• I really like the idea. I generally was enough of a carrier that unless I knew someone else in the class I trusted to be a decent partner I simply went it alone--doing the task was easier than doing the task and wasting time on coordination. Projects that can't be divvied up decently should be nuked from orbit. – Loren Pechtel Oct 18 '20 at 0:47
  • @LorenPechtel The worst part is if it matters for more than grade reasons (e.g. jobs), you won't get due credit. I solo'd my final project (which I believe everyone else did in groups), which was very challenging, but I could say without dispute "It was my work". The "but" factor's undue for the 5% of work others did. – OverLordGoldDragon Oct 18 '20 at 0:57

I think you need to ask yourself what your learning goal of the group assignment is. For example is it to (a) learn or reinforce some specific content, (b) learn to work as part of a team, (c) learn project management, (d) to produce something that will then be used for further learning, or (e) something else.

Once you clarify that, it will be more clear how you should approach grading. Very rarely is it that you want to actually grade the individual student work by directly grading the project. (Do you really expect this game this group is currently creating to be marketable? No. Do you expect this video to go viral? No. ) What you need to grade on in the above scenarios is (a) whether the student knows the content, (b) whether the student learned about how to work as part of a team, (c) whether the student knows principles of project management, (d) was a usable product produced (but the main assessment in this case will be on what they learn in subsequent use) or (e) whatever else it is that you want the individual students to have gotten out of this work.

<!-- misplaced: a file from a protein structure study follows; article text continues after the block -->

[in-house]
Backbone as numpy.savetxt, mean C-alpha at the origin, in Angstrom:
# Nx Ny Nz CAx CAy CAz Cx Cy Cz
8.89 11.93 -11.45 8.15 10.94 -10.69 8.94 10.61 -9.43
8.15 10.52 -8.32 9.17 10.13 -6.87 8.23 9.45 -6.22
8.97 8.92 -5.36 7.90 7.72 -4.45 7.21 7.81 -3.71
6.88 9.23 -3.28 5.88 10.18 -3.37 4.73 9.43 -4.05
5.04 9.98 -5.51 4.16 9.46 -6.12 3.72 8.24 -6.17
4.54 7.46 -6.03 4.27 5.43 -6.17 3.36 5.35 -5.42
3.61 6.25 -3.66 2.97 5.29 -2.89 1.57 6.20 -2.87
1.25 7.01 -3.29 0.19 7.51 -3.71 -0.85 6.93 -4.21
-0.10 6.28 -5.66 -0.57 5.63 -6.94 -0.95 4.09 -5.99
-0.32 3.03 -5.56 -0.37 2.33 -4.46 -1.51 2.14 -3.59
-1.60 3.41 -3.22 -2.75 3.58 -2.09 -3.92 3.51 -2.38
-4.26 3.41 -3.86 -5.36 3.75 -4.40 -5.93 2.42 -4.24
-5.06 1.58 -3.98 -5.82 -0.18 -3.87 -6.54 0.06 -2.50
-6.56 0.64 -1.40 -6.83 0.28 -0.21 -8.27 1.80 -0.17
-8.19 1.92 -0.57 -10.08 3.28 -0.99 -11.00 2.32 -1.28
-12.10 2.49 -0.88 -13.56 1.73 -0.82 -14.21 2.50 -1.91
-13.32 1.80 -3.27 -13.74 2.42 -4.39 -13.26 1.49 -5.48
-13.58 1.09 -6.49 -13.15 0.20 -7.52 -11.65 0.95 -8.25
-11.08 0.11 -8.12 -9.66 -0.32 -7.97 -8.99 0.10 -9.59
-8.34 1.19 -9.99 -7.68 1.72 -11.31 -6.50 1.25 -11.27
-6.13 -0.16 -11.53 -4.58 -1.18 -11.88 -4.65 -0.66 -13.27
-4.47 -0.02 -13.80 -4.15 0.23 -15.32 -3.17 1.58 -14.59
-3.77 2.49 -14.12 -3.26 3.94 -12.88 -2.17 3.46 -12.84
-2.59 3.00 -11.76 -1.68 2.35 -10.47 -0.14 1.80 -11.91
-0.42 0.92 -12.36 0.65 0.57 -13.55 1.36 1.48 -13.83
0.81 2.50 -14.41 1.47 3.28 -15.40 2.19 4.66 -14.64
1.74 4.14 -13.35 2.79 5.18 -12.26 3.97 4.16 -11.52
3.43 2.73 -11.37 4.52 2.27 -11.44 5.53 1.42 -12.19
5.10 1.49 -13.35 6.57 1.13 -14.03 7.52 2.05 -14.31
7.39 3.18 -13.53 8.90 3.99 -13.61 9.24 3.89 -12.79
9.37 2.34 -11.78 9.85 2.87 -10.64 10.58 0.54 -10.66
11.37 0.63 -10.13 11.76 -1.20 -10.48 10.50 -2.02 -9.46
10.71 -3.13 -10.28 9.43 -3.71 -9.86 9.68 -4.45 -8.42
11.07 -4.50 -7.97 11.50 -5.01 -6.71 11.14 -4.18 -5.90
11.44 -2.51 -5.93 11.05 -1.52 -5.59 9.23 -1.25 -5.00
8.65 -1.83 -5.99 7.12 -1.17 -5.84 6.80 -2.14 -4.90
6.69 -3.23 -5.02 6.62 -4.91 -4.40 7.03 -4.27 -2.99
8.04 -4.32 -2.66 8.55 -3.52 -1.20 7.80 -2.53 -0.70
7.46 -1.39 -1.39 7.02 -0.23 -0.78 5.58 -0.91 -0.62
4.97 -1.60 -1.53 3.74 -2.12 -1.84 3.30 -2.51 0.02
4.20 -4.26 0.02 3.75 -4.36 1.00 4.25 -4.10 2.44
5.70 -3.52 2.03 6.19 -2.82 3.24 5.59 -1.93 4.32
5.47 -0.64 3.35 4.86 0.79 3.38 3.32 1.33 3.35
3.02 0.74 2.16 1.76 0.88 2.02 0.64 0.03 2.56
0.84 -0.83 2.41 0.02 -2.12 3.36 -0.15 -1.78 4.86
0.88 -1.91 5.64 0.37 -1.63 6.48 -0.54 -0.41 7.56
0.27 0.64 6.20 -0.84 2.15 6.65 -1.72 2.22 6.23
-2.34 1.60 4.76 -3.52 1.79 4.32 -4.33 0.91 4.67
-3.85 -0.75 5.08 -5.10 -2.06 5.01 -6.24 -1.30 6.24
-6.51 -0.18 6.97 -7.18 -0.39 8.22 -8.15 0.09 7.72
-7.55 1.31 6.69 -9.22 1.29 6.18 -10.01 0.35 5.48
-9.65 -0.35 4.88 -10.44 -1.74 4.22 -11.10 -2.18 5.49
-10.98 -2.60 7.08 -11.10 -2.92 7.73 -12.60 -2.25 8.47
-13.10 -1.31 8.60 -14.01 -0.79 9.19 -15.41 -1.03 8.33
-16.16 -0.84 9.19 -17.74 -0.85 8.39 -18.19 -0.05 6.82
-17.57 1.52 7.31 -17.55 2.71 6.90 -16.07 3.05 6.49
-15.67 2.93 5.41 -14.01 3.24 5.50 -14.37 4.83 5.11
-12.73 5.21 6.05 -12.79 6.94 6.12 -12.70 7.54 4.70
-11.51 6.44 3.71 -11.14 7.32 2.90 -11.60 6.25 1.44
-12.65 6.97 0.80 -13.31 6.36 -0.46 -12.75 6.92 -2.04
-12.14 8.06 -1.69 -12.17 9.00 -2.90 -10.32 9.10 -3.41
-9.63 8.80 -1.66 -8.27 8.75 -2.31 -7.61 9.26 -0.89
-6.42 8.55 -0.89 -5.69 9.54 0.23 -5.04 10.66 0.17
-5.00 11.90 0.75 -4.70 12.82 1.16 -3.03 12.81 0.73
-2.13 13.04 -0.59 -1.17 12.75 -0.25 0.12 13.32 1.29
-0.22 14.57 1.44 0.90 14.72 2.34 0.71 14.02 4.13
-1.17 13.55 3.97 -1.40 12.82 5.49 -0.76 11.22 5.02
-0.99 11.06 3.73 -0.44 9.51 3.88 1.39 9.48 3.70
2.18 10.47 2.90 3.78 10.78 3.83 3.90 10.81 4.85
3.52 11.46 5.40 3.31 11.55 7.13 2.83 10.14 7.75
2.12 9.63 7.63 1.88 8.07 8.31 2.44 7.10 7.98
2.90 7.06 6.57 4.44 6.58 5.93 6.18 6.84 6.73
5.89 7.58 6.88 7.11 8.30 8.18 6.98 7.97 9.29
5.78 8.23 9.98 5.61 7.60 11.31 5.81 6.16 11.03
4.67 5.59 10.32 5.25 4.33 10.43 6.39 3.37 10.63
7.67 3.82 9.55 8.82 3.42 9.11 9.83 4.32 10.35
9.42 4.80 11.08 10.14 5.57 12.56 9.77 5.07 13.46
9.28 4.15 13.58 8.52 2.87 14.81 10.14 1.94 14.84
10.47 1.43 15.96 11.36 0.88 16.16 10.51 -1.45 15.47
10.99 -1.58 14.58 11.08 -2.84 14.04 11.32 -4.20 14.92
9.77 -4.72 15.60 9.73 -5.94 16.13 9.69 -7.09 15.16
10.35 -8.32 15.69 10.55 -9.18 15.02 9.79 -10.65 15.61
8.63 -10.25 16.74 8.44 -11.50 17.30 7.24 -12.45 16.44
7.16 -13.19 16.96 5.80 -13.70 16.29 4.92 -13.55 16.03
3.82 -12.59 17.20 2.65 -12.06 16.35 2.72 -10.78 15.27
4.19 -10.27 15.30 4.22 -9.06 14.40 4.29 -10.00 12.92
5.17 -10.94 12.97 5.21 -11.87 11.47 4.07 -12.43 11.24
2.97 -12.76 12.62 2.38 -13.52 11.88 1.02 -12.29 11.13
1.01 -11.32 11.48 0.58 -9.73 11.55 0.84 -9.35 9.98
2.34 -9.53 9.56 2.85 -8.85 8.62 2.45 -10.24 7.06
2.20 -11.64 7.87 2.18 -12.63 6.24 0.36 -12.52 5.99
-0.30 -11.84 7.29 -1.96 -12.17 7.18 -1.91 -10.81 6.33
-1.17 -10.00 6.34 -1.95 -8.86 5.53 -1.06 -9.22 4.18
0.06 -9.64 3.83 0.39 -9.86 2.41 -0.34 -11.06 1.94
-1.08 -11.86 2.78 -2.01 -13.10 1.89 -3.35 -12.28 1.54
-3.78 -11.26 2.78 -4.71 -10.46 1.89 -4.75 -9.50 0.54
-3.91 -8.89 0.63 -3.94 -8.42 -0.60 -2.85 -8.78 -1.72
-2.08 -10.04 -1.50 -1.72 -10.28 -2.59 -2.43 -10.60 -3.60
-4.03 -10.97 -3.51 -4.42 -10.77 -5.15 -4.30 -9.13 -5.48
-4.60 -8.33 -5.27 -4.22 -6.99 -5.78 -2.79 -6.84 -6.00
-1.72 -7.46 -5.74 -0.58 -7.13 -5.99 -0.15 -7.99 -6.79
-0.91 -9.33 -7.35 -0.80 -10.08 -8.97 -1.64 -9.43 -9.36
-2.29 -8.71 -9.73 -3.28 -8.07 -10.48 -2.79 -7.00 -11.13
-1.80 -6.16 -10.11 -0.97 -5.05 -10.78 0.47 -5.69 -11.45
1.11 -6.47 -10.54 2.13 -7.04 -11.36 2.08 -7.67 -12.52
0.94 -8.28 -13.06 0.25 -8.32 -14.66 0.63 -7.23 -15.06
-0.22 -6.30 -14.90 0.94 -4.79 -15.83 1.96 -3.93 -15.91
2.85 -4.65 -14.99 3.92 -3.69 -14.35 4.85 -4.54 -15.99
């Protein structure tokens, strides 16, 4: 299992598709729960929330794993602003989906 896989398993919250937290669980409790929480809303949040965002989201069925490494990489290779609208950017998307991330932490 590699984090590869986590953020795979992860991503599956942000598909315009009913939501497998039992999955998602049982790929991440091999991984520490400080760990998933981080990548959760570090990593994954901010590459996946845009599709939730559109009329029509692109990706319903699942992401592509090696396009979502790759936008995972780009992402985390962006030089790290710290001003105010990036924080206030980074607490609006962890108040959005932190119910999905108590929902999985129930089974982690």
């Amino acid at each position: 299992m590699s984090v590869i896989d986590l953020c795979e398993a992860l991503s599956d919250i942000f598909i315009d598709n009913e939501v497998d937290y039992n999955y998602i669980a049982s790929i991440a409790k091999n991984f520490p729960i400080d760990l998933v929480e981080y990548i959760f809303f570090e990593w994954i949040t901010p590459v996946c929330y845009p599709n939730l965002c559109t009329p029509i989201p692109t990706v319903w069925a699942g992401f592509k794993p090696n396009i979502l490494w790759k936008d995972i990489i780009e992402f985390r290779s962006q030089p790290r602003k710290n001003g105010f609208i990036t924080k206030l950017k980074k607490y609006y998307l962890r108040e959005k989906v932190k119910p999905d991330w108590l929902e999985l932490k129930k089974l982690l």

So what does this mean about grading. First, most of the time in regular classes (I'm not talking about senior projects or something like that) the direct grade on the project itself should not count for very much. Instead each individual should be assessed on the learning outcomes (and they should be defined in a way that you can actually do this). For example, you could (a) assess the students on the content knowledge using a test, (b) have each student write up a short essay on what they learned about working in a team, (c) write up a document where they relate their experiences in the group to what they have been learning about project management in the lectures and readings for the course, (d) assess if they master the subsequent material, (e) something else.

In other words, you have to design your curriculum in a way that achieves your outcomes and lets you assess this at the individual level since your learning outcomes are at the individual level.